October 25, 2012
Study Finds It Is More Difficult To Lose Weight Over Time
Connie K. Ho for redOrbit.com — Your Universe Online
A new study is calling into question the viability of long-term weight loss. Researchers at the University of Michigan and the National Council of Science and Technology, an Argentina-based organization, recently discovered that timing is a factor with weight loss and that the longer that people are overweight, the more difficult it is to shed the pounds.
The study included a group of overfed-mice who stayed obese and who were less likely able to change their diet and activity if they were overweight for a long period of time. The longer the mice stayed overweight, the more “irreversible” obesity remained. The researchers believe that, over time, the animals' obese state led to a resetting of the “normal” body weight and that point eventually became permanently higher than normal, even if the mice were consistently working to lose weight via diet changes.
“Our model demonstrates that obesity is in part a self-perpetuating disorder and the results further emphasize the importance of early intervention in childhood to try to prevent the condition whose effects can last a lifetime,” explained the study´s senior author Dr. Malcolm J. Low, a professor of molecular and integrative physiology and internal medicine at the university of Michigan, in a prepared statement. “Our new animal model will be useful in pinpointing the reasons why most adults find it exceedingly difficult to maintain meaningful weight loss from dieting and exercise alone.”
The researchers believe that one of the positive results of the study was the creation of a new model of obesity, where the team of investigators tracked the weight loss of mice at different stages and ages by using a genetic switch targeting hunger. When the switch was turned on right after the weaning of the mice, it allowed the mice to not overeat and become obese. Mice that maintained a normal weight by consuming a healthy diet were able to keep the weight off after turning the switch on. On the other hand, mice that were chronically overfed were never able to return to their normal weight after the genetic switch was turned on. Changes that the mice underwent included a decrease in food consumption and an increase in physical activity.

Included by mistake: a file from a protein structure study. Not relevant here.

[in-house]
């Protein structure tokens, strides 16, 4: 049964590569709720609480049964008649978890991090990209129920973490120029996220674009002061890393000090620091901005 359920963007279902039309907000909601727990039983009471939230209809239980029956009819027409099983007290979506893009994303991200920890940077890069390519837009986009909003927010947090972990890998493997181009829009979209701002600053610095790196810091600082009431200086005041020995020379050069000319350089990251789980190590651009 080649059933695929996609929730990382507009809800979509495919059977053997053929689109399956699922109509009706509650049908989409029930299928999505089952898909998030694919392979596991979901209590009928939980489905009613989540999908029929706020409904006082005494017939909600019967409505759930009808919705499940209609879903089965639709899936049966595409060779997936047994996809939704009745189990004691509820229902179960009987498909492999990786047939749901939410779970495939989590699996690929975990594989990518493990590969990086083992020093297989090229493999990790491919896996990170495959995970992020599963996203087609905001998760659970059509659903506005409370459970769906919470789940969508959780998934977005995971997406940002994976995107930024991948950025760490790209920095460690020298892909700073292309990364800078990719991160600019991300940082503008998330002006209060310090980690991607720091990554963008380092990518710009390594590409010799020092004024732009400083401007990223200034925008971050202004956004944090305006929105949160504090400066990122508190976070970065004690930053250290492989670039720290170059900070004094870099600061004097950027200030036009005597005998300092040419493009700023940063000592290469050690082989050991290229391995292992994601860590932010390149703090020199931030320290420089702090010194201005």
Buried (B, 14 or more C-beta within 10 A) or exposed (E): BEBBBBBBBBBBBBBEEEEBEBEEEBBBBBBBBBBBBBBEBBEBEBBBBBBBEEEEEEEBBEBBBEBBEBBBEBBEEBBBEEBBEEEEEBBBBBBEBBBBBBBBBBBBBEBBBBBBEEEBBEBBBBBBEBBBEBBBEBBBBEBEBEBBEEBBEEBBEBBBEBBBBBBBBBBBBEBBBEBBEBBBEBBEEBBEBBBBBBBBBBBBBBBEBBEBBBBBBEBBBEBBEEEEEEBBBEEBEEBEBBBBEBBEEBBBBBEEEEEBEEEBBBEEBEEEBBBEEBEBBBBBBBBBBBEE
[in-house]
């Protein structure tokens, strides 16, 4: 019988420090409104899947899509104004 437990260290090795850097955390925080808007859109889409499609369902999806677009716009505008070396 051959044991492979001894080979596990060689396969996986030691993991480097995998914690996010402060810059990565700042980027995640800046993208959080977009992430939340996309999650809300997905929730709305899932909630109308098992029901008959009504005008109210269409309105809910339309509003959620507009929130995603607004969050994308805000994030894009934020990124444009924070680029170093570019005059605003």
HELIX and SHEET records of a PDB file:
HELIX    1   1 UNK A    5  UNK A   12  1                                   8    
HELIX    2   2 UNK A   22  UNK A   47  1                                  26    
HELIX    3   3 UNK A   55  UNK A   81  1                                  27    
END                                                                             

Based on the findings of the project, it is unclear as to whether calorie restriction and intense exercise regimes will help people have long-term weight loss.
“Somewhere along the way, if obesity is allowed to continue, the body appears to flip a switch that re-programs to a heavier set weight,” continued Low in the statement. “The exact mechanisms that cause this shift are still unknown and require much further study that will help us better understand why the regaining of weight seems almost unavoidable.”
The study highlights the detrimental effects of obesity. According to the researchers, over 500 million adults and 43 million children younger than five years of age are currently suffering from obesity. Those who are considered overweight have an elevated risk of developing various cardiovascular diseases, hypertension and type 2 diabetes.
The findings are published in the online edition of the Journal of Clinical Investigation.